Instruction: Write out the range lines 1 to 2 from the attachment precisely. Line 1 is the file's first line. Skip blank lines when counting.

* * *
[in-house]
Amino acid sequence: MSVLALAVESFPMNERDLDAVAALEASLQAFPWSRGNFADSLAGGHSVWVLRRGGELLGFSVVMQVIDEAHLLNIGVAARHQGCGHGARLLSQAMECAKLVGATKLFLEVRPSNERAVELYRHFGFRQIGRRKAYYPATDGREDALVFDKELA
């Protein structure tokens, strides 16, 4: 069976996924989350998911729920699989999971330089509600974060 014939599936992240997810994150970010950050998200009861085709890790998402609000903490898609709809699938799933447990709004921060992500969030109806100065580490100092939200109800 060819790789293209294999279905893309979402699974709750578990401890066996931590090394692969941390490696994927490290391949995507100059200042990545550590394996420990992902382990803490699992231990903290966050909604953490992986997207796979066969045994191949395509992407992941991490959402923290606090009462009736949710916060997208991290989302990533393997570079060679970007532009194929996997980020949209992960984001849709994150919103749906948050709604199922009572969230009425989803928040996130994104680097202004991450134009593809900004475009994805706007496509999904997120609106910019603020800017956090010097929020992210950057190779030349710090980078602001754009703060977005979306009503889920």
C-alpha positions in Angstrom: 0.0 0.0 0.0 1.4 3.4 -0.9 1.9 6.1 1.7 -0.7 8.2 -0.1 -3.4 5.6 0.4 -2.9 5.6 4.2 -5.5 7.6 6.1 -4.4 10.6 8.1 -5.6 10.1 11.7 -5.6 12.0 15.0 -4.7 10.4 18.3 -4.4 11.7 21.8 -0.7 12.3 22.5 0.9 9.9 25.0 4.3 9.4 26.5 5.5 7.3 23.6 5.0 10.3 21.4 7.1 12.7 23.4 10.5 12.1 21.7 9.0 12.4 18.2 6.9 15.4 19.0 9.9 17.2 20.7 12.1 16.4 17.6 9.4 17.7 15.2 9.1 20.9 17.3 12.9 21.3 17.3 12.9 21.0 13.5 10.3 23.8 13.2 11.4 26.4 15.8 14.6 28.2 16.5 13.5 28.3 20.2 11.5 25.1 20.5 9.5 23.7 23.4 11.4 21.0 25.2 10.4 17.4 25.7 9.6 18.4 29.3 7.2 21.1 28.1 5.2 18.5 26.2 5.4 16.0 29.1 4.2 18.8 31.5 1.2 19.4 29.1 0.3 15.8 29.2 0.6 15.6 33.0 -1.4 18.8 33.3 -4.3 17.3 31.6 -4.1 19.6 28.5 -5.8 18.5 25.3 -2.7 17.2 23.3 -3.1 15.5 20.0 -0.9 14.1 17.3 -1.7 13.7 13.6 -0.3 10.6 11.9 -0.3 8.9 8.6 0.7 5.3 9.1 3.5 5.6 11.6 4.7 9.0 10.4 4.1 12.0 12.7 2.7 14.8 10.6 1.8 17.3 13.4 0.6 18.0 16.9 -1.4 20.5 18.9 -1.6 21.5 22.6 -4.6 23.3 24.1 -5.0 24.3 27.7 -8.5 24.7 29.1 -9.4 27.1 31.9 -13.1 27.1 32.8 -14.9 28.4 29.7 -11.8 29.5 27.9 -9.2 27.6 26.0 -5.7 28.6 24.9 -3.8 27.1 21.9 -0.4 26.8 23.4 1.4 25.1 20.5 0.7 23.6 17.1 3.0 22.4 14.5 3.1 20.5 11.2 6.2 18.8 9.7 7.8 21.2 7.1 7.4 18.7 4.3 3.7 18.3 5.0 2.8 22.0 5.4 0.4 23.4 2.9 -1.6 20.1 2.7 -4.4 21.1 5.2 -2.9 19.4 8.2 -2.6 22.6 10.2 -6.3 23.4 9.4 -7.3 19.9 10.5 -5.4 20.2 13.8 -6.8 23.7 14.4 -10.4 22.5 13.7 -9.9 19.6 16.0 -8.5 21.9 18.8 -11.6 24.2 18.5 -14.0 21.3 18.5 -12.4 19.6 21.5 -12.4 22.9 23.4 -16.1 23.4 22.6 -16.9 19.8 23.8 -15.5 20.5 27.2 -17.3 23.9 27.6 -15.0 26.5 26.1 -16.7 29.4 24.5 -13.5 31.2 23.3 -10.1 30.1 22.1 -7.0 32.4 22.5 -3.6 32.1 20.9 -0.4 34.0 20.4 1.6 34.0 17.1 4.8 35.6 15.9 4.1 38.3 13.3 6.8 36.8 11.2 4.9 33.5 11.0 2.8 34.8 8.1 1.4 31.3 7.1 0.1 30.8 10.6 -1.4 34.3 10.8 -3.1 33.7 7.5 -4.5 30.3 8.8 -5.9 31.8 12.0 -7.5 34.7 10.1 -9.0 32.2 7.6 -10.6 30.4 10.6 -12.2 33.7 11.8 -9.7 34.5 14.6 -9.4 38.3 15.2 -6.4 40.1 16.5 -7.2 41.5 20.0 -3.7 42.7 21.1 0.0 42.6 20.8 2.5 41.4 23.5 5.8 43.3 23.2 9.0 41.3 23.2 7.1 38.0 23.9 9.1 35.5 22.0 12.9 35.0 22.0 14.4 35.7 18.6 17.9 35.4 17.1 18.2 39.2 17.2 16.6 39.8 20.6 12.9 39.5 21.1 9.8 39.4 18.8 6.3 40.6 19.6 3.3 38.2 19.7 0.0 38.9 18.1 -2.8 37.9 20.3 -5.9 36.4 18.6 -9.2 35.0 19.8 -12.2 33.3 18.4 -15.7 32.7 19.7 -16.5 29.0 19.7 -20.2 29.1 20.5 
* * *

[in-house]
Amino acid sequence: MSVLALAVESFPMNERDLDAVAALEASLQAFPWSRGNFADSLAGGHSVWVLRRGGELLGFSVVMQVIDEAHLLNIGVAARHQGCGHGARLLSQAMECAKLVGATKLFLEVRPSNERAVELYRHFGFRQIGRRKAYYPATDGREDALVFDKELA